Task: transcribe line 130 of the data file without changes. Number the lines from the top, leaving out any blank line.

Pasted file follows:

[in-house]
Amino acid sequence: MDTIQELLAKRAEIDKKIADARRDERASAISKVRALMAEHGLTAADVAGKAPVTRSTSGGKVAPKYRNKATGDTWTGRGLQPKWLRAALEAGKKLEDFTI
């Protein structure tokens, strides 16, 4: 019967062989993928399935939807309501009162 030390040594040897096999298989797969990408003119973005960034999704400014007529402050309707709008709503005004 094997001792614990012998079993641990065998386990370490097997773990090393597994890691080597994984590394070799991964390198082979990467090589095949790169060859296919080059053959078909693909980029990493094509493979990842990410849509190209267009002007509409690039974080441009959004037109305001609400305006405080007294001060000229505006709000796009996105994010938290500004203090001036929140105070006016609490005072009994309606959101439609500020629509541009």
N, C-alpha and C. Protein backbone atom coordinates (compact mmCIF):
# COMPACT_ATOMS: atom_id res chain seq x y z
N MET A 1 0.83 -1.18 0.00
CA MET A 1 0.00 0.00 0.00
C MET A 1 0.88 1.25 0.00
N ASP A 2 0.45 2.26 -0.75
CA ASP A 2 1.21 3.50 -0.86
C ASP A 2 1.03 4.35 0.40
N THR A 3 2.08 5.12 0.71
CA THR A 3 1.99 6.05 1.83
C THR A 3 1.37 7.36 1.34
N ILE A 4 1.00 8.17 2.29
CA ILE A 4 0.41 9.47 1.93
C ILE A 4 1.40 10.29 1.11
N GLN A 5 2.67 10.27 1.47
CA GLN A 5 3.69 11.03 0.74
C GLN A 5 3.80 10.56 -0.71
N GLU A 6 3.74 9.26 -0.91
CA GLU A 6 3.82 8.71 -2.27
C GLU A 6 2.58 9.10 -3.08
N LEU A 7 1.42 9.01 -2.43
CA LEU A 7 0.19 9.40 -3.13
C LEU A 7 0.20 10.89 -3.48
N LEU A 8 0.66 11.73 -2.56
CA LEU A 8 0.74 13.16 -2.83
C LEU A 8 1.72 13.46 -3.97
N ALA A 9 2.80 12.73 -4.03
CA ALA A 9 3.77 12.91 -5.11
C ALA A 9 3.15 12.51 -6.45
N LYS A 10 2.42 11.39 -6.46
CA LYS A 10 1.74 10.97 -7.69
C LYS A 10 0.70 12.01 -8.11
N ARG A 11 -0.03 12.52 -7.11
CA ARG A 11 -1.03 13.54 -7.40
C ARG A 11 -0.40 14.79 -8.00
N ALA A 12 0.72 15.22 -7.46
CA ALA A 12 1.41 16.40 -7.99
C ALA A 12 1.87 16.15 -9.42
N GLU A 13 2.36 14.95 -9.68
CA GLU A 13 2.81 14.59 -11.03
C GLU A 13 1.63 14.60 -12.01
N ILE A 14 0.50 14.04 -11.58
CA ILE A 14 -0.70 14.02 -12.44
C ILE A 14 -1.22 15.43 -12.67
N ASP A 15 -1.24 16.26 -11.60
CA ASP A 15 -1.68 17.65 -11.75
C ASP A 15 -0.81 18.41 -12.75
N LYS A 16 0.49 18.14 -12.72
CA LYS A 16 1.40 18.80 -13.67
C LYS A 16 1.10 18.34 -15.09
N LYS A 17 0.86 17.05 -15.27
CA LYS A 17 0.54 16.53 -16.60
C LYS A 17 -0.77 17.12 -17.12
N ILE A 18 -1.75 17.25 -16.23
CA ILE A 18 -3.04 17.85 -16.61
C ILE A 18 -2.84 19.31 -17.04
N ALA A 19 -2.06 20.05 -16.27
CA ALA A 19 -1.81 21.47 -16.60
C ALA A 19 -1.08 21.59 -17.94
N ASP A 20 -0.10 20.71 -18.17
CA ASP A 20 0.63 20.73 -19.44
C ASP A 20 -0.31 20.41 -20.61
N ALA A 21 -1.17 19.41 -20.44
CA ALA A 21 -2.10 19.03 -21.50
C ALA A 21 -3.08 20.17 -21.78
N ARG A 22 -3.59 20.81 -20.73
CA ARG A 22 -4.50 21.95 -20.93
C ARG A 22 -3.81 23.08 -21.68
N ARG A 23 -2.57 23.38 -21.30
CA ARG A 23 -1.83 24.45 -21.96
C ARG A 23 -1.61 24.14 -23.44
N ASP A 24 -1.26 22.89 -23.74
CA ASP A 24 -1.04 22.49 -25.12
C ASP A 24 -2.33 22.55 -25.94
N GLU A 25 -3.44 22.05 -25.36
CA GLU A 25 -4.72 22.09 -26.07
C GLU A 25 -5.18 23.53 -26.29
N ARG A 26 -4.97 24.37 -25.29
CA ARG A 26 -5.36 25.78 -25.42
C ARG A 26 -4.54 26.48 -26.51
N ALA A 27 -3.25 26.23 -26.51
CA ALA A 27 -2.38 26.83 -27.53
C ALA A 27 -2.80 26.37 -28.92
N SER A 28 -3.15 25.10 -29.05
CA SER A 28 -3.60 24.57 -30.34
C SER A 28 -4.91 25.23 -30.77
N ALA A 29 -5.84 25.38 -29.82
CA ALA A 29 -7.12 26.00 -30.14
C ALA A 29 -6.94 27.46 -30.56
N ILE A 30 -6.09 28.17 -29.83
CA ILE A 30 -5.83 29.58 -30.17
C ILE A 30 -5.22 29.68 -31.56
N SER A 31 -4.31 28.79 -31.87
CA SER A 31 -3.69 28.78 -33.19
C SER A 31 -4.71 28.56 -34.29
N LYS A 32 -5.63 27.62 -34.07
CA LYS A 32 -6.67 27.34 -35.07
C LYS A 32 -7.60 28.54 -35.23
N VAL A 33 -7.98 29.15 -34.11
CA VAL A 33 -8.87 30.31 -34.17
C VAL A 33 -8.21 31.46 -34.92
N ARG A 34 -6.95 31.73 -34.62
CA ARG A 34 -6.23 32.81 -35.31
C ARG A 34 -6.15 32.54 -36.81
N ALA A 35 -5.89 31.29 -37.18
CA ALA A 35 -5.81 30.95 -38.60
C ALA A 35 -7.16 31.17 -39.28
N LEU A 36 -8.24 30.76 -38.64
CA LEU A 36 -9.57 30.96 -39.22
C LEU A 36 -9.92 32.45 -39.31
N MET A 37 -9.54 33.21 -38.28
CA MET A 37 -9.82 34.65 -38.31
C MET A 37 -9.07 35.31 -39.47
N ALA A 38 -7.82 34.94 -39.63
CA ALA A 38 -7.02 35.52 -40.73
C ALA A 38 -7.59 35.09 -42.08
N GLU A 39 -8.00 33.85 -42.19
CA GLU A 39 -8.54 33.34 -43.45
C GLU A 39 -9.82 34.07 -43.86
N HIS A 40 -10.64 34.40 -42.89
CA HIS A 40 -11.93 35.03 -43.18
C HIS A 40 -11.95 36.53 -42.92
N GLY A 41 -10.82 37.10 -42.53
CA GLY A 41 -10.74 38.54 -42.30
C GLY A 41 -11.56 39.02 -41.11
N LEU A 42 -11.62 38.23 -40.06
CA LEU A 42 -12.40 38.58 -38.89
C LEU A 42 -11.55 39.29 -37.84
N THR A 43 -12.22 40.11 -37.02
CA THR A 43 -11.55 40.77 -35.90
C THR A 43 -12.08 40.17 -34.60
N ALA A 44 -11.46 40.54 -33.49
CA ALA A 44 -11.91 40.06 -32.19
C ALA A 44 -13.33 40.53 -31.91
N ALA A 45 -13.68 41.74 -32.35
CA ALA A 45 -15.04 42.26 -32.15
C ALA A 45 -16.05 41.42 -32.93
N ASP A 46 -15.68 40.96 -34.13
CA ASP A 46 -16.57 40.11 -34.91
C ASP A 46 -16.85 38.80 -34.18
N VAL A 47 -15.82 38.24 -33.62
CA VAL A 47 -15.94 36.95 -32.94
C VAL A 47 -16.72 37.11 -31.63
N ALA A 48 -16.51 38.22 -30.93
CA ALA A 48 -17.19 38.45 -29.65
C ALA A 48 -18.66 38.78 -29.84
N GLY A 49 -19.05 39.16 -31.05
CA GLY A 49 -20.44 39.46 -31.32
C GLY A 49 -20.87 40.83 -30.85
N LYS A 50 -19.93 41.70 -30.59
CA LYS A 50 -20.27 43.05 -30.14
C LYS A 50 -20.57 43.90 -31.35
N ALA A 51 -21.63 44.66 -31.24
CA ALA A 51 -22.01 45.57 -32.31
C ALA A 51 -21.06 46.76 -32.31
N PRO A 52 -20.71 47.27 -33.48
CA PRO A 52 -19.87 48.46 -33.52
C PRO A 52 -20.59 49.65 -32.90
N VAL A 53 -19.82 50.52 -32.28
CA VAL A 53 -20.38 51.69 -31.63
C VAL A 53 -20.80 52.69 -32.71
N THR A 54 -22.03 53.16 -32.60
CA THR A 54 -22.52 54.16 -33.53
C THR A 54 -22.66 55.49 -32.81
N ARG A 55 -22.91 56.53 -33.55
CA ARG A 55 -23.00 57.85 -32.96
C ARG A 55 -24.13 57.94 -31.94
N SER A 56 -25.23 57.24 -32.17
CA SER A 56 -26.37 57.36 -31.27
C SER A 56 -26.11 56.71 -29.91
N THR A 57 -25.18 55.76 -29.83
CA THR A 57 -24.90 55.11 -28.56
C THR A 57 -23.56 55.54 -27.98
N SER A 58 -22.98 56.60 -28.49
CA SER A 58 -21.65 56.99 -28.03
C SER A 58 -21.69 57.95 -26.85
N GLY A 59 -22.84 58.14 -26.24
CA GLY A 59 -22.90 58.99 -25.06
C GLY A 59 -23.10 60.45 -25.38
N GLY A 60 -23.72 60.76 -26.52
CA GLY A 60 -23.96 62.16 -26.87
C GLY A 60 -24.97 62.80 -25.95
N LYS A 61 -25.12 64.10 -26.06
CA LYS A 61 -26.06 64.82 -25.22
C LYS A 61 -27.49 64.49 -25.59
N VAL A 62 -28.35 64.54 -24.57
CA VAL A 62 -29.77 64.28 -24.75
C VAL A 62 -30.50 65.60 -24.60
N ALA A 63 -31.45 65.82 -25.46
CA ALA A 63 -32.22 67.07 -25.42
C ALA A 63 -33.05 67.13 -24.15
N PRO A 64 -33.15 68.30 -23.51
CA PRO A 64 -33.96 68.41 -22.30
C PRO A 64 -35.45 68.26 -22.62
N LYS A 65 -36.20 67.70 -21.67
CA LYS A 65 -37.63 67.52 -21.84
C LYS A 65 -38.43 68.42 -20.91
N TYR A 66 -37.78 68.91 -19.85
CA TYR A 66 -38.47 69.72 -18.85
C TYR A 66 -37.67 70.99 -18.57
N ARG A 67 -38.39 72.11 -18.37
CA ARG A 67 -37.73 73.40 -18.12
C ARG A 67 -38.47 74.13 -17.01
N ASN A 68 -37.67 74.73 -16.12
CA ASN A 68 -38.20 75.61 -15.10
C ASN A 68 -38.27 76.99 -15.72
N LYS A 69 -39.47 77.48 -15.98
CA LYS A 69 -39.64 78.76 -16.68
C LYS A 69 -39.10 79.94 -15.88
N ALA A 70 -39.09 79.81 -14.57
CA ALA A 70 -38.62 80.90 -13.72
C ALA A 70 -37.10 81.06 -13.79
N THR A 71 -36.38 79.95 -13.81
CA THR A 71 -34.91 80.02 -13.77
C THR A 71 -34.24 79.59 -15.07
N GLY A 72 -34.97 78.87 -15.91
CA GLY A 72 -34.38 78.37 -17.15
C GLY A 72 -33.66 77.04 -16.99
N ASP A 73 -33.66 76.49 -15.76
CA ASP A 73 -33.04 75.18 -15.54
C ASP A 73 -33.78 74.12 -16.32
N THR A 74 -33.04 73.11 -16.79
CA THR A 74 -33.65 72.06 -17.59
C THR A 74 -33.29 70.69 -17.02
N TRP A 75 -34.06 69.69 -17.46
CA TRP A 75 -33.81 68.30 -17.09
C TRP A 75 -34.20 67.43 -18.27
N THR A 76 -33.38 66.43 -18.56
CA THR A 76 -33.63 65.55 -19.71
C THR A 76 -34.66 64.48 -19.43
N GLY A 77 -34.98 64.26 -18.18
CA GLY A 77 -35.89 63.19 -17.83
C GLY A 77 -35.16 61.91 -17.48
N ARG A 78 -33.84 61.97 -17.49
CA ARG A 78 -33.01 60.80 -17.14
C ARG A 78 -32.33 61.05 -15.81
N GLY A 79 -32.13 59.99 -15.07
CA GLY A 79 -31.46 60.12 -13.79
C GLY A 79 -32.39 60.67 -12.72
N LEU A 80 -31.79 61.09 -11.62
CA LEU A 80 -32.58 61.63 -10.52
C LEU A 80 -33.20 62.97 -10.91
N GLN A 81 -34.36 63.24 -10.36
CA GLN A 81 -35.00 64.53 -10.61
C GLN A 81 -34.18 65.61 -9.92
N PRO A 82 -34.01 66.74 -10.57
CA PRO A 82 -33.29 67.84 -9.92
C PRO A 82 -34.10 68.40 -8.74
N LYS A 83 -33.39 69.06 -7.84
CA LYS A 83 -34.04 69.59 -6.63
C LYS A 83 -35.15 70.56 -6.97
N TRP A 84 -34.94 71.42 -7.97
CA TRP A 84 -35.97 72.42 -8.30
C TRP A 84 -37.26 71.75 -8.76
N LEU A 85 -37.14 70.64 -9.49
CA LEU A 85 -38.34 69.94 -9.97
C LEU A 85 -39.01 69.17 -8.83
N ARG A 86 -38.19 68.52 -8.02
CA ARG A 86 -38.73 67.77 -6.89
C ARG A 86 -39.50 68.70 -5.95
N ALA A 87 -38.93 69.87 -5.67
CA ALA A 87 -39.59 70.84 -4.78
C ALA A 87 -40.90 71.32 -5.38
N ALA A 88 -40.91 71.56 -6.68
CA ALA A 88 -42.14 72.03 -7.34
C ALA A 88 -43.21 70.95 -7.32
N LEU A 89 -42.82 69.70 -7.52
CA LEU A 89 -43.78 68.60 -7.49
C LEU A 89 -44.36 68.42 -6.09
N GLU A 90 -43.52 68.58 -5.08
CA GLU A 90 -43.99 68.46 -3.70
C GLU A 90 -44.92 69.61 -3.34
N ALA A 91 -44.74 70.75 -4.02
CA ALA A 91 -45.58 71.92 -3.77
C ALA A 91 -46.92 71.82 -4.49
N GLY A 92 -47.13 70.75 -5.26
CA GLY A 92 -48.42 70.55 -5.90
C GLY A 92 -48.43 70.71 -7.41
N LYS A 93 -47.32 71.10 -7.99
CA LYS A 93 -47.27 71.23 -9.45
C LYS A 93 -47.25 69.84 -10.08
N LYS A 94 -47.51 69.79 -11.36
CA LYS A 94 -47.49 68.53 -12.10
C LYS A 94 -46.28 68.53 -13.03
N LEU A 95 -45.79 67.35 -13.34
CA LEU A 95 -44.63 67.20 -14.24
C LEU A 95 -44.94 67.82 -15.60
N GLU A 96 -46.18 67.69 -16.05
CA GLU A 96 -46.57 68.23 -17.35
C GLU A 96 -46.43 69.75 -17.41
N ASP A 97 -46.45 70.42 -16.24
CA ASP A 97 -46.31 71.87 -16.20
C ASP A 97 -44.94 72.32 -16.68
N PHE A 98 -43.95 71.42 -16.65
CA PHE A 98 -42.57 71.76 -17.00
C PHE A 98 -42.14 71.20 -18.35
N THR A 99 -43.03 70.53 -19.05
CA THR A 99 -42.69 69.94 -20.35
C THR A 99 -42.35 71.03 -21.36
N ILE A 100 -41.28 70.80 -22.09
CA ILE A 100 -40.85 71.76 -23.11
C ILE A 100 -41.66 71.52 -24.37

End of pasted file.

CA LEU A 42 -12.40 38.58 -38.89